Sabalenka picks up where she left off – her 15th win and third straight title – as tennis returns
Young Briton Francesca Jones qualifies for first Major draw
Just three women’s tournaments have been played since the French Open at the start of October last year, and with the completion of the first event of 2021 in Abu Dhabi this week, Aryna Sabalenka has won all of them.
Since losing to Ons Jabeur in the third round at Roland Garros, the powerful 22-year-old Sabalenka has swept to the Ostrava Open Premier, then the Linz International, and now the brand new WTA500 in Abu Dhabi—the first champion in a revamped start to the season.
With the Covid pandemic still raging around the world, the Australian Open was postponed by three weeks to allow for two weeks of quarantine for all arriving players and their teams, including those coming through qualifying this week in Doha and Dubai.
Both the ATP and WTA thus revamped their calendars to ensure other competitive opportunities in place of the cancelled events that usually usher in the Australian Open—the likes of Brisbane, Auckland, and Hobart. The Abu Dhabi Open was one of the biggest, a 64-woman draw that has boasted four top-10 players led by the reigning Australian Open champion Sofia Kenin.
But it has been the No4 seed Sabalenka who continued her 2020 form through this impressive draw, beating three seeds and finally topping the unseeded 23-year-old Russian, Veronika Kudermetova, 6-2, 6-2, to win her ninth career title.
The Belarusian, who entered the tournament at a career-high No9 will now rise to No7, and will surely reinforce her status as one of the favourites for the title come the main event in Melbourne. After all, every title thus far has come on hard courts, including Doha last February.
Sabalenka took just 26 minutes to win the first set, breaking for 4-2 and then for the 6-2 opener, and she began the second set with another break. Kudermetova got an immediate break back, only to hand the advantage straight back, 3-1. Sabalenka had the chance to serve it out at 5-1, but could not convert a match point, and was instead broken. However, she made no such mistake in the next game, converting her second chance for the title, 6-2.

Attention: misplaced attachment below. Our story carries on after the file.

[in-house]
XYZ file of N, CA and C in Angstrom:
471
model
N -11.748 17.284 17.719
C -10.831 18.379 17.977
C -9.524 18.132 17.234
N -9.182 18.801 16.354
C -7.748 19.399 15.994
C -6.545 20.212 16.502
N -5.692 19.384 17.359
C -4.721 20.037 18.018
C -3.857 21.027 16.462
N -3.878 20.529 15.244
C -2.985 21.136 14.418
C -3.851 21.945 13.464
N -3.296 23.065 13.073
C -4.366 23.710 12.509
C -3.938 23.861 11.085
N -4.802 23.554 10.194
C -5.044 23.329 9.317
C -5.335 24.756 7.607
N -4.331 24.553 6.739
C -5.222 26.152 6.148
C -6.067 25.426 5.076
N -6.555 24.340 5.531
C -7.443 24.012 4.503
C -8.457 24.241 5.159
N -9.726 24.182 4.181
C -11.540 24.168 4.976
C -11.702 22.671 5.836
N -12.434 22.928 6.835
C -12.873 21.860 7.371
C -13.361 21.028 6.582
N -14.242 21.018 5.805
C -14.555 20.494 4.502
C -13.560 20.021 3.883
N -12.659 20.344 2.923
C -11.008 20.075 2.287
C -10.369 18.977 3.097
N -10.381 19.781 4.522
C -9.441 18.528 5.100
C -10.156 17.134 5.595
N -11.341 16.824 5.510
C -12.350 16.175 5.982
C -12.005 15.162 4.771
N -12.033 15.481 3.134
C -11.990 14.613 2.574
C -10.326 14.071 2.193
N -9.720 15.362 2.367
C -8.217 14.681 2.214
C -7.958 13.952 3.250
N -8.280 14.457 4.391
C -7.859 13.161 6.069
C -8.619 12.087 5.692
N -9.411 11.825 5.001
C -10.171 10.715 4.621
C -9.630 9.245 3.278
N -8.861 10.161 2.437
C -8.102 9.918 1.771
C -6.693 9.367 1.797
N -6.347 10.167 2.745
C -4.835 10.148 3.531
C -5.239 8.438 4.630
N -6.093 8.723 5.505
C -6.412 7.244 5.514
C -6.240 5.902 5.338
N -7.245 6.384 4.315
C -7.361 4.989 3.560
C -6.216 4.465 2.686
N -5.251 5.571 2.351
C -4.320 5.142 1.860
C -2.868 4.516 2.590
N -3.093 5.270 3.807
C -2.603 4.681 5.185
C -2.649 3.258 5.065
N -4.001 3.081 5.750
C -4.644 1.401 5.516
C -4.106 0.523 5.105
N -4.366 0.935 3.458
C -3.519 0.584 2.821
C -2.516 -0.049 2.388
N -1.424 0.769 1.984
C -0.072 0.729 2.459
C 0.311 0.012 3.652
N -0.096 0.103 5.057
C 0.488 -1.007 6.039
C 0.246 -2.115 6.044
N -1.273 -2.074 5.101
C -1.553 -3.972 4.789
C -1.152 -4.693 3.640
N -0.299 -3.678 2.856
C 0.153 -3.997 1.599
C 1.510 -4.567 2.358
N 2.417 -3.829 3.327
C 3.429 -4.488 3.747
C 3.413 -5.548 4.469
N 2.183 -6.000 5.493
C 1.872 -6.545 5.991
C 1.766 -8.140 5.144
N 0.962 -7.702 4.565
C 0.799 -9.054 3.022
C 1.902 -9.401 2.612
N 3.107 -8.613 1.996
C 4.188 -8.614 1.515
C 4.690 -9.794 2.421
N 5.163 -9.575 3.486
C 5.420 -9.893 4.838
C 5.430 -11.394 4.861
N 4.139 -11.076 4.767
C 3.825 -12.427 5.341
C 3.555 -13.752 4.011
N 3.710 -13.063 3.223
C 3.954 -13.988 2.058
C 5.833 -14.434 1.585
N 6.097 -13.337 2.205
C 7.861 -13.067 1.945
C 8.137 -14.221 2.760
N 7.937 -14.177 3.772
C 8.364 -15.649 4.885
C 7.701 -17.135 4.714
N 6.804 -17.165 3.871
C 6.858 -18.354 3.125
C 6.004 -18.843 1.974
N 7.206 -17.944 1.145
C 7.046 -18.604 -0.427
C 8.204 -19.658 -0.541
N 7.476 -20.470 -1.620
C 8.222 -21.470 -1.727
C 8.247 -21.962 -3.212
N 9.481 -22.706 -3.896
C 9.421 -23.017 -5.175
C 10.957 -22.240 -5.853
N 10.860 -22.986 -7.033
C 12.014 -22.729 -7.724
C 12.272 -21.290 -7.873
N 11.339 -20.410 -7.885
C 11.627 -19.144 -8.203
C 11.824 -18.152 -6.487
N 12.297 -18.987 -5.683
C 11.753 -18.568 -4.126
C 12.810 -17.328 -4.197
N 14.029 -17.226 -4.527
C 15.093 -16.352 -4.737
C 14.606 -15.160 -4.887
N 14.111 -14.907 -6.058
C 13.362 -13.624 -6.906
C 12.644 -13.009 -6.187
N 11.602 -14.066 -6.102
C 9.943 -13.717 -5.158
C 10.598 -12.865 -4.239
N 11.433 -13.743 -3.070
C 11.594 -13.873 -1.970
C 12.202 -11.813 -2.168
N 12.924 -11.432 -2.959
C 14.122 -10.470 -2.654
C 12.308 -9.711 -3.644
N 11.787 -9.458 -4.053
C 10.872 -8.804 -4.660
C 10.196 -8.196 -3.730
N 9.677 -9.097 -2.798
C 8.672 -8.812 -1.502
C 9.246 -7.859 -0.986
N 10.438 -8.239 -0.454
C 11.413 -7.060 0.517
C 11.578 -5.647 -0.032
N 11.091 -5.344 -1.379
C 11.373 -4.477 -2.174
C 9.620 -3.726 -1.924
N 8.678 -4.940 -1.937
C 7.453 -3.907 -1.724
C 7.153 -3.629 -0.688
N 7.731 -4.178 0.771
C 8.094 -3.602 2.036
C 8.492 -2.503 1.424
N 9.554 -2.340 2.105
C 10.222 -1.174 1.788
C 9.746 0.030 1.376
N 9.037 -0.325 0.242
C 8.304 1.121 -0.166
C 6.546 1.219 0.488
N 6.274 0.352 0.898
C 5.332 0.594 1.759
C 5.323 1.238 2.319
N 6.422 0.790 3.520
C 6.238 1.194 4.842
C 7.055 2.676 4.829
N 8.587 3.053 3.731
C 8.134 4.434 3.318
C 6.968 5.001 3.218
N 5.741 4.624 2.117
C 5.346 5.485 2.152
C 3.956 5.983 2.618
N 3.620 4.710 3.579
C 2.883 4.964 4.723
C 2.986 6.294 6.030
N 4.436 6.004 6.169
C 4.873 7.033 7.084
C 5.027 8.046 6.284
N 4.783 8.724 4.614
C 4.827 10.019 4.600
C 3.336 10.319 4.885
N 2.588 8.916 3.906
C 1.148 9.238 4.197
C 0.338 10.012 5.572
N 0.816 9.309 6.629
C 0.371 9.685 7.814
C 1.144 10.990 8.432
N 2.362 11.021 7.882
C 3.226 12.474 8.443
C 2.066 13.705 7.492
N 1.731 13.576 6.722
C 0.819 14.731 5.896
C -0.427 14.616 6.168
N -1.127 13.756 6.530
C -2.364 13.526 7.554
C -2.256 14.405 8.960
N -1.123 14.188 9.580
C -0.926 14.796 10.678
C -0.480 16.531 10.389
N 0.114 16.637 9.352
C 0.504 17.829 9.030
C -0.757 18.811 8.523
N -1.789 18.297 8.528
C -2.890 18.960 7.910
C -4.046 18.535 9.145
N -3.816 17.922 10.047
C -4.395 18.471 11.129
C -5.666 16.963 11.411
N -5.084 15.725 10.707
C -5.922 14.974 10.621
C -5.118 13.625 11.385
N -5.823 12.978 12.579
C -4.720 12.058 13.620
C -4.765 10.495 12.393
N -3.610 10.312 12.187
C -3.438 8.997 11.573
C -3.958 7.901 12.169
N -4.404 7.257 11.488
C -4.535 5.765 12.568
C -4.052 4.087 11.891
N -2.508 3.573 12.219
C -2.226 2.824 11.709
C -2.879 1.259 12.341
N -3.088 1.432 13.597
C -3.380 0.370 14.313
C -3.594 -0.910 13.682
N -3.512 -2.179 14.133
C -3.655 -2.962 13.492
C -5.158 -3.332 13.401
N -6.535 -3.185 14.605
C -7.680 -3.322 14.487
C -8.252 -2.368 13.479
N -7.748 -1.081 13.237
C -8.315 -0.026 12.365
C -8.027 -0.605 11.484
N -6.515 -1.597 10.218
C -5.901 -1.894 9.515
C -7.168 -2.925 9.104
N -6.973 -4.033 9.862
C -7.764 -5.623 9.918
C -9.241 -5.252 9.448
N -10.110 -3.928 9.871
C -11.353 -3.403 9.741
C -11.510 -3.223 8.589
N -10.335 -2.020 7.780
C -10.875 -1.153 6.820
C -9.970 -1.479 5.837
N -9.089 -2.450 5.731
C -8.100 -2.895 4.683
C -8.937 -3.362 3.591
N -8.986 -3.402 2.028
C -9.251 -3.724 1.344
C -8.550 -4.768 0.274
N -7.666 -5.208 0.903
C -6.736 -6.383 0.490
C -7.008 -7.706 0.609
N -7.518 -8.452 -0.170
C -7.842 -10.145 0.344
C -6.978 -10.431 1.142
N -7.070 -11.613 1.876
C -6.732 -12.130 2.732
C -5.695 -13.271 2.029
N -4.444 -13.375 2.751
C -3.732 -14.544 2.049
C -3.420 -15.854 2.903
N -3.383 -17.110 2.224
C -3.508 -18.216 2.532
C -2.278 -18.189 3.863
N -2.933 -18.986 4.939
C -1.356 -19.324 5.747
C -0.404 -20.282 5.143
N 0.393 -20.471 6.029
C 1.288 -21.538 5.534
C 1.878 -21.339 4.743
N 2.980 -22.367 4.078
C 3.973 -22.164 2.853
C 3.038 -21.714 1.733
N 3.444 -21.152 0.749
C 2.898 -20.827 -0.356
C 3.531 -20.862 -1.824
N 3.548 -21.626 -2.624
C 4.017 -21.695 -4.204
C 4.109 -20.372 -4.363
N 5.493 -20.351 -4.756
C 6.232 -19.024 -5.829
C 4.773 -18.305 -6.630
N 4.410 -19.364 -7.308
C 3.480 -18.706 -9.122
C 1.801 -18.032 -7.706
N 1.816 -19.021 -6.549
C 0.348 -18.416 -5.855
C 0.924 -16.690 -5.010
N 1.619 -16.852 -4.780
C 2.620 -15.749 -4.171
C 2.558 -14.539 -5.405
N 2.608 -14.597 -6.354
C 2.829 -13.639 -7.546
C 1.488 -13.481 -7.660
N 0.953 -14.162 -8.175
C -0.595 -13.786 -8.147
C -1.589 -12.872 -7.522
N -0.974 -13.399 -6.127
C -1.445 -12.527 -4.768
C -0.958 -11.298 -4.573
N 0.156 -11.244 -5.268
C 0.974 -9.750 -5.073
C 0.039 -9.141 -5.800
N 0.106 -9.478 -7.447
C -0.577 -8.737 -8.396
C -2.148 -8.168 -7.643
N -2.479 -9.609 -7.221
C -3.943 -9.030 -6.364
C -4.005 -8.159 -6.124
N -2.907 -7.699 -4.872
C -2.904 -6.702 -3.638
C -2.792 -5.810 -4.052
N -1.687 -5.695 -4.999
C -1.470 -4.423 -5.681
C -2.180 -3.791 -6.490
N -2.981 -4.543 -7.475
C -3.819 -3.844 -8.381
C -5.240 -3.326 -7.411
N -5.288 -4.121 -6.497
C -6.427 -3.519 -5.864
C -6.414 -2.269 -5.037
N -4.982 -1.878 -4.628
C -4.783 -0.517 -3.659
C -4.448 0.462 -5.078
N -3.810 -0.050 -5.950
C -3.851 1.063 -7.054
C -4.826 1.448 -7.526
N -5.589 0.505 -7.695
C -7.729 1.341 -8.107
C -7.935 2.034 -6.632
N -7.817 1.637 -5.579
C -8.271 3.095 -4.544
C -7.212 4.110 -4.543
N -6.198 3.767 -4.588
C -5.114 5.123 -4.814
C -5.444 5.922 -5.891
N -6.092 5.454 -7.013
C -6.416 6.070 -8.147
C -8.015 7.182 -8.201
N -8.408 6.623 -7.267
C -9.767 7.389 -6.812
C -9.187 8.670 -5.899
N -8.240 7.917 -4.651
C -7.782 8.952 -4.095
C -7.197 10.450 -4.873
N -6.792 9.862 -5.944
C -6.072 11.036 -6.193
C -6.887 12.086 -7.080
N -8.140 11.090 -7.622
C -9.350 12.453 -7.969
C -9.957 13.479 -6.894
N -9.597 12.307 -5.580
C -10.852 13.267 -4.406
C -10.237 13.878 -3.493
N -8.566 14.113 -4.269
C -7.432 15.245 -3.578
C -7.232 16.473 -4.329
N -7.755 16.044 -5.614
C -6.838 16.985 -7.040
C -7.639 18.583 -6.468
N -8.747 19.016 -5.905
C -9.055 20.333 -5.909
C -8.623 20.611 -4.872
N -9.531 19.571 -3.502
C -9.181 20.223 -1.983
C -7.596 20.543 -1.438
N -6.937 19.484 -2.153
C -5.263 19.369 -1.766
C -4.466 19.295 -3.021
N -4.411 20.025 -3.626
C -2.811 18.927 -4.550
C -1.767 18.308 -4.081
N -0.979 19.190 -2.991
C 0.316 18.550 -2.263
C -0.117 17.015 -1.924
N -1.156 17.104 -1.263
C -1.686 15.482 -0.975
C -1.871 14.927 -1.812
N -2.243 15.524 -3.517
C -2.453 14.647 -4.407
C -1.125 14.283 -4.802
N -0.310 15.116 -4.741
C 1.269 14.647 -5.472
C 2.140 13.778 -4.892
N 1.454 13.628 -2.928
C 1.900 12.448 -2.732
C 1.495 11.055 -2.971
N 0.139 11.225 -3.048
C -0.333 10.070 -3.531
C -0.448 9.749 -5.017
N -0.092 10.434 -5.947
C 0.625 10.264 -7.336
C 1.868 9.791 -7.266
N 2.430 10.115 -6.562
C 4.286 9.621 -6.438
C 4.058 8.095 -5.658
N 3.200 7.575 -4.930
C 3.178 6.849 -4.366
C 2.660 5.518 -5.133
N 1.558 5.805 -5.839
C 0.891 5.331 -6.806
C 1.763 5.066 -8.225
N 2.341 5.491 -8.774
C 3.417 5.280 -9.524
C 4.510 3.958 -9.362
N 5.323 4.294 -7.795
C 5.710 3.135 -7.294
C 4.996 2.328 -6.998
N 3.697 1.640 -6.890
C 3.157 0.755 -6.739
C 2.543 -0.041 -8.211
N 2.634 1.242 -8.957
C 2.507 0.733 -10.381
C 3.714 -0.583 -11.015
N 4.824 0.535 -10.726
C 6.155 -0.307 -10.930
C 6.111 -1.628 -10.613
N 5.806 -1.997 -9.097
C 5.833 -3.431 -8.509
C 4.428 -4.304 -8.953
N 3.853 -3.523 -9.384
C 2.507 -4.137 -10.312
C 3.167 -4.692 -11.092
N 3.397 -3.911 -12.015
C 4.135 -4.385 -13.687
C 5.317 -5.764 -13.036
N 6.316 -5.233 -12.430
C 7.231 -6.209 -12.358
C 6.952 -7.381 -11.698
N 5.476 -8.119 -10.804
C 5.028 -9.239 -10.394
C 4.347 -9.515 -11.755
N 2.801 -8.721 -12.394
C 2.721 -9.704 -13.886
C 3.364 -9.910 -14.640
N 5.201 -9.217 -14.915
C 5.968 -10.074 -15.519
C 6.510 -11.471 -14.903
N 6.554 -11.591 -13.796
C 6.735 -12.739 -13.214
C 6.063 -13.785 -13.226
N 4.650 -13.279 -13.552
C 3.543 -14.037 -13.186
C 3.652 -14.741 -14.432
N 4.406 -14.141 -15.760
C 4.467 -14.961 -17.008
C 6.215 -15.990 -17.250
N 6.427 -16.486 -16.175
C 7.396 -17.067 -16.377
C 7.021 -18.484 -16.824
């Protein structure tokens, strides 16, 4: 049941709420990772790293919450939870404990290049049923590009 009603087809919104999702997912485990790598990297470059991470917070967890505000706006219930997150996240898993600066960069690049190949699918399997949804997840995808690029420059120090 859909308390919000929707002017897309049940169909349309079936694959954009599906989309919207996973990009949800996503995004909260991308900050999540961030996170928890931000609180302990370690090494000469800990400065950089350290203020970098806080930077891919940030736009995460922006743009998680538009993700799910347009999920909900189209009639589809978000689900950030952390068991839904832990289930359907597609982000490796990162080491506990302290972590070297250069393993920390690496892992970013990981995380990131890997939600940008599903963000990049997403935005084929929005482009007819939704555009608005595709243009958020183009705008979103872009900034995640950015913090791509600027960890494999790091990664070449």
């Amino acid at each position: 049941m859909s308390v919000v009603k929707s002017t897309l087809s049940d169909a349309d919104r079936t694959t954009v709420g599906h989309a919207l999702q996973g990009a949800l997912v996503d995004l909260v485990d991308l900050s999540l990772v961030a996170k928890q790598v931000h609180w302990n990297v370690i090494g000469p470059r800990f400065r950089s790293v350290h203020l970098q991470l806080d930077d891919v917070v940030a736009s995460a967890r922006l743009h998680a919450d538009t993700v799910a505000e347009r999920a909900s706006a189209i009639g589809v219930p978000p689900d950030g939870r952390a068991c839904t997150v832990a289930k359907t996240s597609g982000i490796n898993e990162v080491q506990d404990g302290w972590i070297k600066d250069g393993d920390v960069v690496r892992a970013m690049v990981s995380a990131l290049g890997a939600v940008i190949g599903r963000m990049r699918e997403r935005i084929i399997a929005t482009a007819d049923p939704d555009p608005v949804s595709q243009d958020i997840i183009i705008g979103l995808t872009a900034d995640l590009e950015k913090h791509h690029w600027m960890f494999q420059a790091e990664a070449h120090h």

She afterwards admitted that she had few expectations of winning in Abu Dhabi:
“I’m surprised that I could compete at this level in these conditions because I was practising indoors before coming here… I’m actually surprised I won this tournament. And really happy to start the season with a title.
“Some matches, I didn’t feel my serve, some matches I didn’t feel my forehand or backhand, but I would just keep fighting, finding my shots, and this is what I’m really proud of, and really happy with this title.”
The work does not let up, though, despite the 14-day quarantine that faces her in Australia.
“I think I will have a few days off to recover, but then I think I will keep working on some things, not just staying in shape. If you stop working on improving your game, you will lose something…
“My coach has asked for a bike for my room [in Australia] so I can keep on exercising [laughing]—think I will be cycling all 14 days!”
On the men’s tour, there have been two events this week, and in Antalya, there was good news for the ‘home team’ in Australia, after the 23-ranked Alex de Minaur came through second seed David Goffin for a title bout against Alexander Bublik. And there, his 23-year-old opponent was forced to retire at 0-2 down to concede the match after twisting his ankle in a long semi-final three-set win over Jeremy Chardy.
It is a fourth title for de Minaur, still just 21, and sets him up well for his home Major after missing the tournament last year with injury. Meanwhile, the final run of Bublik will take him to a new career high of 45.
At the ATP’s other event, the rescheduled Delray Beach in Florida, No4 seed Hubert Hurkacz will take on the 20-year-old unseeded Sebastian Korda, who put out Briton Cameron Norrie in the semis. Korda, a former No1 junior who broke into the top 200 last year to reach 116, also beat No2 seed John Isner and No5 seed Tommy Paul, to set a new career high of 103. His first title would propel him to around 87, while Hurkacz could re-enter the top 30 should he win his second title.
Briton Francesca Jones heads to Australia for first time
As the Australian Open qualifying reaches its conclusion, one of the first to seal a place in the main draw was 20-year-old Briton Francesca Jones, who beat Lu Jia Jing for the loss of just one game to qualify for a Major for the first time.
Jones’s impressive rise in the ranks from 321 last August to what will be 219 this week has been all the more notable due to the rare genetic condition that meant she was born with three fingers and a thumb on each hand, three toes on her right foot, and four on her left foot.
As she told the BBC Sport ahead of her Australian qualifying campaign:
“The way I see it is that I am just playing the game with a different set of cards… But it doesn’t mean those cards still can’t win the game.”
She has had numerous operations, but was never deterred from her ambition: Indeed the suggestion that she would never play tennis seems only to have spurred her on. She went on in that same interview:
“When someone does say to you at eight, nine years old that you can’t do something, I suppose most people would be heartbroken, but I just tried to take it on the chin and see how I could prove that person wrong.”
Now playing with a lighter racket and smaller grip, she has reached a new milestone, her first main-draw place on the main tour—and her first ever trip to Australia.